A Letter from the Lubavitcher Rebbe

Greeting and Blessing:

Your letter of August 22 reached me with some delay. In it you present a fairly clear picture of yourself, your background, education, spiritual vicissitudes, and present state of mind which you describe in rather dismal colors, and you conclude with the hope that I may be of some help to you.

Permit me than to make an observation, which is strikingly evident from the general tenor of your letter, and which I believe also holds the clue to the solution.

Your whole letter—two and half closely typewritten pages—is full of your own expectations and disappointments, as if everybody owes you everything, but no one has a claim on you.

Yet even a brief reflection will clearly reveal that the universe we live in is ordered in a system of give and take, and the personal universe of the individual (the microcosm) must likewise conform to this system of reciprocal relationship. Consequently, when one disrupts or distorts this system, it must necessarily bring about a distortion in one’s immediate surroundings, and especially in one’s inner life.

Now, judging by your own description, Divine Providence and the society in general have been quite generous to you. You have been gifted with more than the average measure of intelligence and mental capacities; you have been given opportunities of education, etc. In other words, you have been on the receiving end, but—forgive me for being so blunt—it did not occur to you, judging from your letter, that you might owe something to the society; that you might have obligations to participate in it actively and help to better it by putting to good use some or all of the mental gifts and capacities with which you have been endowed. Heaven knows that our society is far from perfect and that there is much to be done in the way of raising its standards of justice and morality. It is the basic duty of everyone to contribute one’s share towards this end.

So far I have been speaking in general terms. When the individual in question happens to have the good fortune of being a Jew, his duties and obligations go infinitely further, especially in this day and age, after one third of our people (quantitatively, and much more so qualitatively) have been annihilated. For, everyone who has been spared that fate must now contribute not only his normal share, but also make up the terrible gap that has been created in the life of our tortured people. One must now work for at least towards the preservation of our people and the fulfillment of its destiny.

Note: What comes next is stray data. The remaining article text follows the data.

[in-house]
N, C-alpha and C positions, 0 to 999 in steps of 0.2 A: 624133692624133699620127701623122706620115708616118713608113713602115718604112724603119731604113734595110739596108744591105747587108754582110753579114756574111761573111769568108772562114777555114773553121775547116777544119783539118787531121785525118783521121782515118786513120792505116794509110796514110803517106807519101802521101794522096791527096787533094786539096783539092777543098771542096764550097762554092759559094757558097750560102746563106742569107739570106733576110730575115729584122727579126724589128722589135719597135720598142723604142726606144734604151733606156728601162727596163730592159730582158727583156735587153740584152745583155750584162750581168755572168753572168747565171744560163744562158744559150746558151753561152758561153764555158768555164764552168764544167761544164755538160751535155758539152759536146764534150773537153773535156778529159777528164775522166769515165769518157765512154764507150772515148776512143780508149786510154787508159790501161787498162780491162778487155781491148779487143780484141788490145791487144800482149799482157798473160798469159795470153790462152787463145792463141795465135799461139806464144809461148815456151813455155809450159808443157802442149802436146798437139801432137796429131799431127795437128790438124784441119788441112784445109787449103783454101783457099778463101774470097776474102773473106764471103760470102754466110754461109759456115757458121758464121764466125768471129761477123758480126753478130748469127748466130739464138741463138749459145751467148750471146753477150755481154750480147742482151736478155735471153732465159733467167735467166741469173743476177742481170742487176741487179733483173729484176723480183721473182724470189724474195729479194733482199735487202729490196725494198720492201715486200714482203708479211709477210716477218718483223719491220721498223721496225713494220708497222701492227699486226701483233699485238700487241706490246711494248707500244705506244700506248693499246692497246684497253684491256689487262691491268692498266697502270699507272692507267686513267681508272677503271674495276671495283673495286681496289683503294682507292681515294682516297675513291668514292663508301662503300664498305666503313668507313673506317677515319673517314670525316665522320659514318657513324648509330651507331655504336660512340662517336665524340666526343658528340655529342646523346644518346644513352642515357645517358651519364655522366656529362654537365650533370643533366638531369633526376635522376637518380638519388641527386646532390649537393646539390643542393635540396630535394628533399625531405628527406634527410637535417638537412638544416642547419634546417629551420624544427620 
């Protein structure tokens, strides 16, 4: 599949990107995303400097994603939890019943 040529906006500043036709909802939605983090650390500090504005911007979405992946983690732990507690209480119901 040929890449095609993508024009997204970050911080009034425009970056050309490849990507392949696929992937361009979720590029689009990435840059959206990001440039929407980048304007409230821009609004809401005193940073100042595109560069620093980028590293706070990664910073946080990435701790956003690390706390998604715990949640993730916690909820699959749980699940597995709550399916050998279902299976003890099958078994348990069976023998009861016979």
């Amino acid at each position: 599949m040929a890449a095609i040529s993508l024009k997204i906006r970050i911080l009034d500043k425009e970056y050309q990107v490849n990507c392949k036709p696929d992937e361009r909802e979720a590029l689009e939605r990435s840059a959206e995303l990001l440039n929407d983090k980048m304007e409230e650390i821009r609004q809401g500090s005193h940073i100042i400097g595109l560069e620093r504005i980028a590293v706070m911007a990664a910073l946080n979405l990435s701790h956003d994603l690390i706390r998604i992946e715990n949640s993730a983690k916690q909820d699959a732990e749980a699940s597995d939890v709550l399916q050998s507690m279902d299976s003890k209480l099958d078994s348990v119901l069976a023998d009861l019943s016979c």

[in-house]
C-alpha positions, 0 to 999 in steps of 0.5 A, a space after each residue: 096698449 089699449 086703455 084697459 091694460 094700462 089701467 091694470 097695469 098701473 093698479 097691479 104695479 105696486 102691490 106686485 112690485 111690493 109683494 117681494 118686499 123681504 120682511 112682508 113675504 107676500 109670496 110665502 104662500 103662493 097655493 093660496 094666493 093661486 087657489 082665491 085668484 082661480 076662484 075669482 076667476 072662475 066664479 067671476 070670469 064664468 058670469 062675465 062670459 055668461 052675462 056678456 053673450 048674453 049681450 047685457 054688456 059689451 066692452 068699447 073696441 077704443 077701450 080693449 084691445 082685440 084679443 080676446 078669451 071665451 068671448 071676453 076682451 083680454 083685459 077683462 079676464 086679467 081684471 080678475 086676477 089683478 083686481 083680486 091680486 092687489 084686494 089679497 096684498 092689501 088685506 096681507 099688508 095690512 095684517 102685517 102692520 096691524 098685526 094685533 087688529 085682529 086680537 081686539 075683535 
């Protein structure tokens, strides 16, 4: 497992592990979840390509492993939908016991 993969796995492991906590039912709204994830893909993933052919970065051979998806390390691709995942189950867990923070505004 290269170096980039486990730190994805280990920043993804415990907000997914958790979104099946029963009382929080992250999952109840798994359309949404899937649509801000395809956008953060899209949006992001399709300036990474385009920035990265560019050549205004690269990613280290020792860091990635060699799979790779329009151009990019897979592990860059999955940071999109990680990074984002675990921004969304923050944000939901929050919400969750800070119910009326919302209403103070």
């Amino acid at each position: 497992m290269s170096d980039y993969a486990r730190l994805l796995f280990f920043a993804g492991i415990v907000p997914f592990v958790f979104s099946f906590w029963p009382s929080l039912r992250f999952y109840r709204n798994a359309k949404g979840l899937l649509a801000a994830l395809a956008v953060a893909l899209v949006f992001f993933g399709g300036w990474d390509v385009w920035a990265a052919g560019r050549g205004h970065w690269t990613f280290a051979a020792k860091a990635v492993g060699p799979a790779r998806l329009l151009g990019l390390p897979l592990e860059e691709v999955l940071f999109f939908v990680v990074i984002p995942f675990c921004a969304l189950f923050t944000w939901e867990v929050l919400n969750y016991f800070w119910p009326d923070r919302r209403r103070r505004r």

As for the question, wherein lies the preservation of our people, and what is its historic destiny? –the answer is not difficult to find if we examine the pages of our history throughout the many centuries of our sojourn among the nations of the world. It is neither power, nor country, nor even a common language that preserved us in the past, but our Jewish way of life in accordance with the Torah, Torath Chayyim (the Law of Life) and Mitzvoth, whereby Jews live. Those who sought new ways, or staked the future of our people on other factors—and there were such groups who made such attempts, viz. Kuthites, Saducees, Hellenists, Karaites, etc—disappeared without trace. Only the eternal Torah and Mitzvoth, the true Jewish way of life, preserved us in the past, as will preserve us in the future. This is the golden thread that runs throughout our long history.

If the person turning to me with such a problem as you describe were a gentile, I would say to him: You are too much wrapped up with yourself, with your own emotions and feelings and aspirations. Stop being concerned with your own problems. The way to cope with such an emotionally charged situation is to stop trying to cope with it. You must get away from yourself, and begin to think of others. It is time to begin an active participation in the society; to give, and give generously. The opportunities are many, and the need is great. You have your choice: social work, charitable, or even scientific.

But you are a Jew, and your obligations go beyond the above. You must live like a Jew in your daily life, the Jewish way of life, the way of the Torah and Mitzvoth, and you must use your influence with others in the same direction. Some people think the Torah and the Jewish way is “old fashioned,” but they are both misguided and unscientific. Truth never gets “too old,” can never get stale. Only falsehood, half truth and compromise cannot last long; but truth is enduring and timeless.

It may require courage and resolution to change one’s way of life. But these are qualities with which youth is generously endowed, and you are a young man, nineteen, as you write. You are capable of facing this challenge boldly.

We are now in the very auspicious days of Elul, when the old year is about to give way to the new. This is the time of Teshuvah. “Teshuvah” is usually translated as “repentance,” the turning over of a new leaf. It is this and more, for the real meaning of Teshuvah is “return”—return to the source, the source of truth, purity and holiness, the very essence of the Jew, whose soul is truly a part of the Divine above.

Wishing you a Kesivo vachasimo toivo,

With blessings